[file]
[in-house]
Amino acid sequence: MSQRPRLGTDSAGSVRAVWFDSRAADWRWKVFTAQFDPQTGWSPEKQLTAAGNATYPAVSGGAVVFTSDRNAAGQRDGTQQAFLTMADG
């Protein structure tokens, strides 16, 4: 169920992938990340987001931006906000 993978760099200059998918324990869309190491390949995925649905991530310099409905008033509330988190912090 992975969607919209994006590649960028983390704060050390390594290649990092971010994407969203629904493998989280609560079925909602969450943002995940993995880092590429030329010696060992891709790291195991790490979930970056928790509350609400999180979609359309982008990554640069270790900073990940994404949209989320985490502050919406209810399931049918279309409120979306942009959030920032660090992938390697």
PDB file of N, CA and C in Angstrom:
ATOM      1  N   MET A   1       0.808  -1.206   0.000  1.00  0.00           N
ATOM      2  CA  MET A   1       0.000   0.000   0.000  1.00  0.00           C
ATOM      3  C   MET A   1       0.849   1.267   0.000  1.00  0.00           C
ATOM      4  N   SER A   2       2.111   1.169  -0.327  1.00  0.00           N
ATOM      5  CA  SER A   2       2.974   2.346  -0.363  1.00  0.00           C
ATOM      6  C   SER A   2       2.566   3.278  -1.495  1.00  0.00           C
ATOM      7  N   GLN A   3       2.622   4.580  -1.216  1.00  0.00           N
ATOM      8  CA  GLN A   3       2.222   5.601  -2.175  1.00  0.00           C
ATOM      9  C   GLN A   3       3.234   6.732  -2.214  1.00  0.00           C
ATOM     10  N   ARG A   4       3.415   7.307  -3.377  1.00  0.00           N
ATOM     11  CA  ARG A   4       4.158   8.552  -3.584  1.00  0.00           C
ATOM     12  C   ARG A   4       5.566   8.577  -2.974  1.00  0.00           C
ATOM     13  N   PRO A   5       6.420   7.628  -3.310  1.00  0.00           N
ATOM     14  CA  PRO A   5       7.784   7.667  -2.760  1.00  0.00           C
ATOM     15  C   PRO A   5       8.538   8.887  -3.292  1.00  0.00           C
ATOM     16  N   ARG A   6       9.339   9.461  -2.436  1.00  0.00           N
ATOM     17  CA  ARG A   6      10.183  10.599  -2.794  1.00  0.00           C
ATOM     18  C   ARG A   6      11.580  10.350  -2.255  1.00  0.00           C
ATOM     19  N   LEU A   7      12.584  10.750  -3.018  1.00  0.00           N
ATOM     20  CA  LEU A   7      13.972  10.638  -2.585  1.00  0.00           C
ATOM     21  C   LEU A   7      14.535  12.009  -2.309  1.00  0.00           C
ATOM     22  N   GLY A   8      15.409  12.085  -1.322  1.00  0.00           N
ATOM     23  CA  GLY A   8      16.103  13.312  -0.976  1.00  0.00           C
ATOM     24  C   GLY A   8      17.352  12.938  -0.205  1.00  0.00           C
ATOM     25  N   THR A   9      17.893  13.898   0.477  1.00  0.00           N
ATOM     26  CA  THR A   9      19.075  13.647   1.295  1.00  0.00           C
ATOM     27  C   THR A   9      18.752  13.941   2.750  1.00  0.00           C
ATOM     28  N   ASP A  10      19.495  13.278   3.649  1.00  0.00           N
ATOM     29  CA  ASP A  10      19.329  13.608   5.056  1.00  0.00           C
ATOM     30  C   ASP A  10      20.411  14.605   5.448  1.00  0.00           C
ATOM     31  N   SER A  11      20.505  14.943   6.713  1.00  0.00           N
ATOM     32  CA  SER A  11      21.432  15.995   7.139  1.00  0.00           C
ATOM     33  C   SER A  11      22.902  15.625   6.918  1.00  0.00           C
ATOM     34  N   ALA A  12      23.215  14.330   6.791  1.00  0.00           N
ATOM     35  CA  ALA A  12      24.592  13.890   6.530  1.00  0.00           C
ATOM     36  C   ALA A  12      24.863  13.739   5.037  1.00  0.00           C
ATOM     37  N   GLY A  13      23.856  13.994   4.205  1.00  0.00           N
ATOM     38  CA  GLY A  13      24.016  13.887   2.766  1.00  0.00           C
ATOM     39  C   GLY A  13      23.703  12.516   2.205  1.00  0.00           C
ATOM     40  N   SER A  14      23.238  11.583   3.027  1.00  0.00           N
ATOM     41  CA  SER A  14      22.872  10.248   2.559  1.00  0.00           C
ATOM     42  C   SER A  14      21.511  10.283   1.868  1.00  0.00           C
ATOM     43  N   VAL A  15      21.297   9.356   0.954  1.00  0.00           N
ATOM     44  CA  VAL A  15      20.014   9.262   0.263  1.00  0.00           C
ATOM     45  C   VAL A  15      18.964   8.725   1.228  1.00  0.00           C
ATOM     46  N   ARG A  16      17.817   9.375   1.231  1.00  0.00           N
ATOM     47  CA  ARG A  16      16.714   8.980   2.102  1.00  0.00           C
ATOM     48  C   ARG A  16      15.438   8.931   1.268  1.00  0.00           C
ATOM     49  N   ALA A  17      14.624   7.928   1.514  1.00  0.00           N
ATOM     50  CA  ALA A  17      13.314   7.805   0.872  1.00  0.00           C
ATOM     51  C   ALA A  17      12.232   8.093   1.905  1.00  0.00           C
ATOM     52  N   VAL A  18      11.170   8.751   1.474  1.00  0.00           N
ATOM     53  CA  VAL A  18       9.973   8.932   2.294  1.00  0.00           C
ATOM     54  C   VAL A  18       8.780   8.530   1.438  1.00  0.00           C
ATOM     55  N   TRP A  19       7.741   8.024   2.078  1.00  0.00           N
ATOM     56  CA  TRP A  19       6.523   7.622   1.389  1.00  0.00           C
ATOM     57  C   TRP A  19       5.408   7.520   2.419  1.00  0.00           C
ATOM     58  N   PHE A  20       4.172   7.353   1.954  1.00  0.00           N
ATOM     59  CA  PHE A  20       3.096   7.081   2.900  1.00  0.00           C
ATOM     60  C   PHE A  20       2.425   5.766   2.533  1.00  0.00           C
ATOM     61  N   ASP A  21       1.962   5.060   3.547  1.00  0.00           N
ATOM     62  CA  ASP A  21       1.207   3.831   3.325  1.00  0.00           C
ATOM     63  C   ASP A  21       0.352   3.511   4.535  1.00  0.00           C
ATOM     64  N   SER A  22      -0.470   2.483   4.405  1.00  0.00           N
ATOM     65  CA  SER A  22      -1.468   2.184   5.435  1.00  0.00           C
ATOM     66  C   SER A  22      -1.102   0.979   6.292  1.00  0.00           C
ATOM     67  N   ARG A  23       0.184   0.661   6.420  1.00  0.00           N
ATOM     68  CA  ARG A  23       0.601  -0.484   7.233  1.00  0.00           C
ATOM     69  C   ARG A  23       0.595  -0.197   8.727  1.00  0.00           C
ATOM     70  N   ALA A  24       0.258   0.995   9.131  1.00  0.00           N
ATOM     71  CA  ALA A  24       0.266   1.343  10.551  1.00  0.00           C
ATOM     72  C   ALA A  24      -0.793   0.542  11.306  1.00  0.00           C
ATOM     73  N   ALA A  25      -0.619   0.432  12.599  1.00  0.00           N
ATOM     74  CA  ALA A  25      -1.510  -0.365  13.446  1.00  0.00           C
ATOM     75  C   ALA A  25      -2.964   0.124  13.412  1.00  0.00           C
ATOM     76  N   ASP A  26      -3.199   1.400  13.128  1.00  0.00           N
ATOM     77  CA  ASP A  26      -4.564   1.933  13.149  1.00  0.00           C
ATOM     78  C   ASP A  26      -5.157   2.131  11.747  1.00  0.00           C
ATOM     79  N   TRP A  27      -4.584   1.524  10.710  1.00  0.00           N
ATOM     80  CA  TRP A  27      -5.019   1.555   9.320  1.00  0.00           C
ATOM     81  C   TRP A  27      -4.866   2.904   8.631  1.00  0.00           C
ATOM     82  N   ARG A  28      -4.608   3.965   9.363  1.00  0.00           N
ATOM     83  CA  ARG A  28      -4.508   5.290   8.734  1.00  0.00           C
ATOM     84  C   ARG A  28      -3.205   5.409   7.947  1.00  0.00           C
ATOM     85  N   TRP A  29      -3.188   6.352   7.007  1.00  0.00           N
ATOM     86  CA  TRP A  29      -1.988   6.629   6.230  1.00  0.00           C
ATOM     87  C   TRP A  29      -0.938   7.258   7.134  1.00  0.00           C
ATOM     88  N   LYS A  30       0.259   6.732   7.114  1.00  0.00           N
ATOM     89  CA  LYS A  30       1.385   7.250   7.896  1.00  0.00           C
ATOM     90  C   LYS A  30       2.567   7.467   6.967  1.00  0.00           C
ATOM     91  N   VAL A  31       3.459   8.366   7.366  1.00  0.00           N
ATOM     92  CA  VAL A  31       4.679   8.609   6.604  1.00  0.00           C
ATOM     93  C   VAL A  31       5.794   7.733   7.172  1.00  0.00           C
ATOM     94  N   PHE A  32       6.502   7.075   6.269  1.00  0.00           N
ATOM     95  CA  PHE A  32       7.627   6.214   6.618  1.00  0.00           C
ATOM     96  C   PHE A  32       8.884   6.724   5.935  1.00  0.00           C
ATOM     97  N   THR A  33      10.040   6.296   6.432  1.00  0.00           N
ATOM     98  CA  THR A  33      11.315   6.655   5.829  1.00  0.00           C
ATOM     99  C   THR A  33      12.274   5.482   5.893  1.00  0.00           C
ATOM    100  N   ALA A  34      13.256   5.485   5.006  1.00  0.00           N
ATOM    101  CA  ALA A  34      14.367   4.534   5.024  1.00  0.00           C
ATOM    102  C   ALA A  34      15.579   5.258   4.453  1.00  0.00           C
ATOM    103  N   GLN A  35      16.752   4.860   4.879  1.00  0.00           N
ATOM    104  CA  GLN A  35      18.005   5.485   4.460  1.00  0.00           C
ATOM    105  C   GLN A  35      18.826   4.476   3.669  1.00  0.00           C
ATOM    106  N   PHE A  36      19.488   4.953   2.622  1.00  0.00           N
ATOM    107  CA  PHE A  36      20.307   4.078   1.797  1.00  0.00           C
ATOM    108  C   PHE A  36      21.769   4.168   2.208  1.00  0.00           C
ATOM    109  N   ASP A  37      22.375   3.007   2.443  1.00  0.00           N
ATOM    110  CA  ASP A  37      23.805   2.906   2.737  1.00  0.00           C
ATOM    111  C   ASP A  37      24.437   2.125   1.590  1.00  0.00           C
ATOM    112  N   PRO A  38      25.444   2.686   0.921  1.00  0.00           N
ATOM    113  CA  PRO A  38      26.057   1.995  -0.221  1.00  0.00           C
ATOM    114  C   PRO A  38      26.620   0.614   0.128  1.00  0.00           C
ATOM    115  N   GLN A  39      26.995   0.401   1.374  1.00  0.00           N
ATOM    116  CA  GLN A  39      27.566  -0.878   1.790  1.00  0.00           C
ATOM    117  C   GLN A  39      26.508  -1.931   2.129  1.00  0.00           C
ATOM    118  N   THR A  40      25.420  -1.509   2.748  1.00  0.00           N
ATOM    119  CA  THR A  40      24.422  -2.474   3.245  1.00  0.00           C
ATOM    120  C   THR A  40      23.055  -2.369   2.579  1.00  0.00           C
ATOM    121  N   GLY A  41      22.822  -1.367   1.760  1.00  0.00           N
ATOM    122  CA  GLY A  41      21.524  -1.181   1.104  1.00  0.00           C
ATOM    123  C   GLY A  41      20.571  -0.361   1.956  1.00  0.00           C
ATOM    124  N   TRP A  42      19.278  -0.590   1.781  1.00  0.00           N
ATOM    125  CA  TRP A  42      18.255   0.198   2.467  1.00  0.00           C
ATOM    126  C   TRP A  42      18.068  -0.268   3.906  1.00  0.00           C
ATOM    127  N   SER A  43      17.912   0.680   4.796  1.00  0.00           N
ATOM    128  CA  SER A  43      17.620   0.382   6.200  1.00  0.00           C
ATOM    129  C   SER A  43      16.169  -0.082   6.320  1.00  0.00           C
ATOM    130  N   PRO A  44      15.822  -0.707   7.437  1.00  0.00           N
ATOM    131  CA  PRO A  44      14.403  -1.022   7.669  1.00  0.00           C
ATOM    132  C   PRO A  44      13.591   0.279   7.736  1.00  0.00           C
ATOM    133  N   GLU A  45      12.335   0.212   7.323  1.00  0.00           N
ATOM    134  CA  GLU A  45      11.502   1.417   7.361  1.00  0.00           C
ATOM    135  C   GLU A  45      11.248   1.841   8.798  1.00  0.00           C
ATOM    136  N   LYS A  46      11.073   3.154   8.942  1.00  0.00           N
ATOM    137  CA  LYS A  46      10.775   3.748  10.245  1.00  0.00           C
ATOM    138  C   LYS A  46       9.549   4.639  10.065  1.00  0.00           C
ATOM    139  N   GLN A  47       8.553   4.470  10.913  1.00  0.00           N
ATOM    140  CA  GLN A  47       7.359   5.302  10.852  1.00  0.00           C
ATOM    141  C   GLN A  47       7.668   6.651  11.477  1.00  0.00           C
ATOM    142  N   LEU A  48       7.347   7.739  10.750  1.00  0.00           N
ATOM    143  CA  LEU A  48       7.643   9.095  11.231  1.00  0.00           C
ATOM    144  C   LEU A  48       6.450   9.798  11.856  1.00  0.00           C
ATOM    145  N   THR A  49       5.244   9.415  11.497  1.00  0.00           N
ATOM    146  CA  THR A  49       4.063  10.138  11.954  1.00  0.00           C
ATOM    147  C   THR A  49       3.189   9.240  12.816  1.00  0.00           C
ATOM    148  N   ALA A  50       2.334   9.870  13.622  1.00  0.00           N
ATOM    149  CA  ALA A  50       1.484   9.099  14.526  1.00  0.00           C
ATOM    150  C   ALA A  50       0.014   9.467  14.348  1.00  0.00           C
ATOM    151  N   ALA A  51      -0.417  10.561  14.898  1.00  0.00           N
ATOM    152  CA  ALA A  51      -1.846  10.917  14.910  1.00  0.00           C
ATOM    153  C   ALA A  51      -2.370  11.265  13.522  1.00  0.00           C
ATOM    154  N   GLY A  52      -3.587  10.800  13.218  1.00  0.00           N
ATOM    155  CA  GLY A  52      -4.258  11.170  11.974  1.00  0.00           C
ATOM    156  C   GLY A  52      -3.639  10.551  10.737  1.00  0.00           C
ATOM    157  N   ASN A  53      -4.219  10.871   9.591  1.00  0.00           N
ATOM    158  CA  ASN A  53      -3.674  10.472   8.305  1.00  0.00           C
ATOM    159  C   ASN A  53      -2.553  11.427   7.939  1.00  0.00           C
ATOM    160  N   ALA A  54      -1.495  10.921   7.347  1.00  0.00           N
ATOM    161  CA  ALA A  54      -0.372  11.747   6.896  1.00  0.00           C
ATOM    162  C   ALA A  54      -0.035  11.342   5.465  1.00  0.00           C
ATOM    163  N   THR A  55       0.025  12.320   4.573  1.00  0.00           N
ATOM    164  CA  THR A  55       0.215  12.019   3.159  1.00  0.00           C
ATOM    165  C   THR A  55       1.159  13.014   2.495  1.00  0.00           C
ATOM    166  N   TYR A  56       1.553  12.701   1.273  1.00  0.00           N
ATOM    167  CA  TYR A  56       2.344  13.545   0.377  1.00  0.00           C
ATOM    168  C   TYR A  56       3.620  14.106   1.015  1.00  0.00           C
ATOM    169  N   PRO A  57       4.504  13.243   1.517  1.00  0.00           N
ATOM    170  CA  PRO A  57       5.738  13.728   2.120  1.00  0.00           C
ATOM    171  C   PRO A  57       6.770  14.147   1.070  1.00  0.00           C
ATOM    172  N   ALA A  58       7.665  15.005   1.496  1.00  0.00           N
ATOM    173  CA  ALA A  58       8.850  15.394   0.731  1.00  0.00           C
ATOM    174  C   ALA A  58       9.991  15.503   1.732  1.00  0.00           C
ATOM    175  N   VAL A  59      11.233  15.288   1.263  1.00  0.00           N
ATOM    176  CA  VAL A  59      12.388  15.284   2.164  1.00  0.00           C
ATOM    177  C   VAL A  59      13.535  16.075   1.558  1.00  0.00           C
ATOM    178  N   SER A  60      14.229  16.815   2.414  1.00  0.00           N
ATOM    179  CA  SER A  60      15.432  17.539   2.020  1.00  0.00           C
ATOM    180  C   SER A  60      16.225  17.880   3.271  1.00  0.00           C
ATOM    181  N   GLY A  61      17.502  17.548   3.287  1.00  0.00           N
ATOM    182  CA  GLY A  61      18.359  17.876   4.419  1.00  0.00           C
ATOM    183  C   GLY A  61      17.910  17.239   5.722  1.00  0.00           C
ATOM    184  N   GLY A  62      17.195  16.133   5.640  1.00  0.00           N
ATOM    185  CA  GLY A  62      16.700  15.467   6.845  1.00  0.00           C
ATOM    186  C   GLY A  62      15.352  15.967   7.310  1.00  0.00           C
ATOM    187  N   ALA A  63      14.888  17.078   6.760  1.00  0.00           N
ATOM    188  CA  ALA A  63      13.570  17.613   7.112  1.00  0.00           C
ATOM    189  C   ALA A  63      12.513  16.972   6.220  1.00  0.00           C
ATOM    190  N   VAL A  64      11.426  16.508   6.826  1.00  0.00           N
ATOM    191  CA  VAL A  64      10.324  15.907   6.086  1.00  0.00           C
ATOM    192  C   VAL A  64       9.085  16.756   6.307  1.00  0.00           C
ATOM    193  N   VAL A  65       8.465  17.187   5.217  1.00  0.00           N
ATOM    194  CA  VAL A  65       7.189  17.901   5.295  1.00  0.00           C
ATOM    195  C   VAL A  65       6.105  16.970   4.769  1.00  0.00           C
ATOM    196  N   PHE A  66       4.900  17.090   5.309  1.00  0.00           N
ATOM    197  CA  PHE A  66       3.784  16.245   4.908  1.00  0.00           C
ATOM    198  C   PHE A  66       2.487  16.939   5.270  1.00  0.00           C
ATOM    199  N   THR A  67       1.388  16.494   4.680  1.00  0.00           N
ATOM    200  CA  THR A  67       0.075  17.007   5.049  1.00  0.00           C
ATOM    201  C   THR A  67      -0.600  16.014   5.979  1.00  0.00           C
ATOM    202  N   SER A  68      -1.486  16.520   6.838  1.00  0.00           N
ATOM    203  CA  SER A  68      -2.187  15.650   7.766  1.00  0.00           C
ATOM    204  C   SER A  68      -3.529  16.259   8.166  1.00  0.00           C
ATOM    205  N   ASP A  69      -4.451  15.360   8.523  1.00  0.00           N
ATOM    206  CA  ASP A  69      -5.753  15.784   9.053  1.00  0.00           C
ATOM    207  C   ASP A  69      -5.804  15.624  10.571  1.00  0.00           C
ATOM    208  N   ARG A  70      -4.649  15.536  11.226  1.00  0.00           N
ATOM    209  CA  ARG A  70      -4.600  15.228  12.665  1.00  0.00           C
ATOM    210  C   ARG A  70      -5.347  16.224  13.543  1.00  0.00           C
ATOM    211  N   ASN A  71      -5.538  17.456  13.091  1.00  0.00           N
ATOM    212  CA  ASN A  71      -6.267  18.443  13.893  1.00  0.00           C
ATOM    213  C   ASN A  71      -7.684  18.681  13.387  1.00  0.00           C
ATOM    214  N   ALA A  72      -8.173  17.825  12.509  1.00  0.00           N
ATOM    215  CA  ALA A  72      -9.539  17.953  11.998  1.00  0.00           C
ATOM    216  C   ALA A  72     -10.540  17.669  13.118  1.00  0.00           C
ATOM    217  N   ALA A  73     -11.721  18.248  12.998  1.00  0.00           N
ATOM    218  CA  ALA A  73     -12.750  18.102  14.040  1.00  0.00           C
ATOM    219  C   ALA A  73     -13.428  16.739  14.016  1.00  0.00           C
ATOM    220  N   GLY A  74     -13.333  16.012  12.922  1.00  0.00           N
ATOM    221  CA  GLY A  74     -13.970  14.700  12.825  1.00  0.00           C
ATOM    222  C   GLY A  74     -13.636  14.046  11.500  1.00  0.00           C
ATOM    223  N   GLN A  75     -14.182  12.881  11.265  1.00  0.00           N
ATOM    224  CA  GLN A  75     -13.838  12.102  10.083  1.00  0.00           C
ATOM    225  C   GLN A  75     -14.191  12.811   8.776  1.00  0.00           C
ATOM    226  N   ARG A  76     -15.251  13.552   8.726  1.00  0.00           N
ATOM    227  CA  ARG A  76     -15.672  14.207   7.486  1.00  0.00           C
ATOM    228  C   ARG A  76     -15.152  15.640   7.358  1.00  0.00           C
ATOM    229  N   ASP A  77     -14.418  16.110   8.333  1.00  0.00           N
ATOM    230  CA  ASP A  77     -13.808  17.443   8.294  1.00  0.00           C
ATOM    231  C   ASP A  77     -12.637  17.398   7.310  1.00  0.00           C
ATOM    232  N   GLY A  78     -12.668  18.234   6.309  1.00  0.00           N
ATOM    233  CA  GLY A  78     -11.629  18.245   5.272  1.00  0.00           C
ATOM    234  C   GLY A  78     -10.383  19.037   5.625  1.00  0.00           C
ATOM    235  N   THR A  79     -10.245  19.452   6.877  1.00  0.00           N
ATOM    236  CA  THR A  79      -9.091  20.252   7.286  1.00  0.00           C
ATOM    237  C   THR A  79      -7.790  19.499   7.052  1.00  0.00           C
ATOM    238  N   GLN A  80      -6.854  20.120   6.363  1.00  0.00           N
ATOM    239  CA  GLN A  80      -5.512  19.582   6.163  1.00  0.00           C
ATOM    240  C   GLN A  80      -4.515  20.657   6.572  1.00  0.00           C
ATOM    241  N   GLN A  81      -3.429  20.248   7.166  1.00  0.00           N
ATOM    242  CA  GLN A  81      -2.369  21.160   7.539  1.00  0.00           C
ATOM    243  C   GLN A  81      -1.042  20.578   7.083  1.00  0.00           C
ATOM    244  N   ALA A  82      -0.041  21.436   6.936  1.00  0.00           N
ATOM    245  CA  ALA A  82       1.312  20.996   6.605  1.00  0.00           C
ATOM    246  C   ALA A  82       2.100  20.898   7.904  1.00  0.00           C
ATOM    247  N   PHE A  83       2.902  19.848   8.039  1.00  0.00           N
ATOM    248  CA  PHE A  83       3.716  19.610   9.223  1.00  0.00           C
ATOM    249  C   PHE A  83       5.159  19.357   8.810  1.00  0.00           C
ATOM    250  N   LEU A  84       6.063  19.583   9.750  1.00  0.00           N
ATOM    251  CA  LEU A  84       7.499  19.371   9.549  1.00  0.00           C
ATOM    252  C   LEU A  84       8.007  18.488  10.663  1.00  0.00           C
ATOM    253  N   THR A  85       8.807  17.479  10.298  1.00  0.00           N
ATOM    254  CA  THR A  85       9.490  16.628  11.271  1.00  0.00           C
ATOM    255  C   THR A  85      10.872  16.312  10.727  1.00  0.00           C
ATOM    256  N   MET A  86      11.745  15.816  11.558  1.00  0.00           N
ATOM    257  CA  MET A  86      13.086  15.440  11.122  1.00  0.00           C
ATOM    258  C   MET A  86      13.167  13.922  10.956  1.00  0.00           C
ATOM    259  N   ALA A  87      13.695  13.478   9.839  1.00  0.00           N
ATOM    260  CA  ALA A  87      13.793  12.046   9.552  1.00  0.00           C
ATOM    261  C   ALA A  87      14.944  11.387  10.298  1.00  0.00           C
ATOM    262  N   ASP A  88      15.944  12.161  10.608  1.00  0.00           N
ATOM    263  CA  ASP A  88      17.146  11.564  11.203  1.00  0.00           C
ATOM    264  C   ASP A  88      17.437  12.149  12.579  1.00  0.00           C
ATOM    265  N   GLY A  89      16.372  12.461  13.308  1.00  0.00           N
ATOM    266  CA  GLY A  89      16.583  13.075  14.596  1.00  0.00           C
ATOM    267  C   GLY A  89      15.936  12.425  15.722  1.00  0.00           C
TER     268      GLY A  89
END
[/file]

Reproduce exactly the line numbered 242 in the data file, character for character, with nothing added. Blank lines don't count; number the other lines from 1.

ATOM    238  N   GLN A  80      -6.854  20.120   6.363  1.00  0.00           N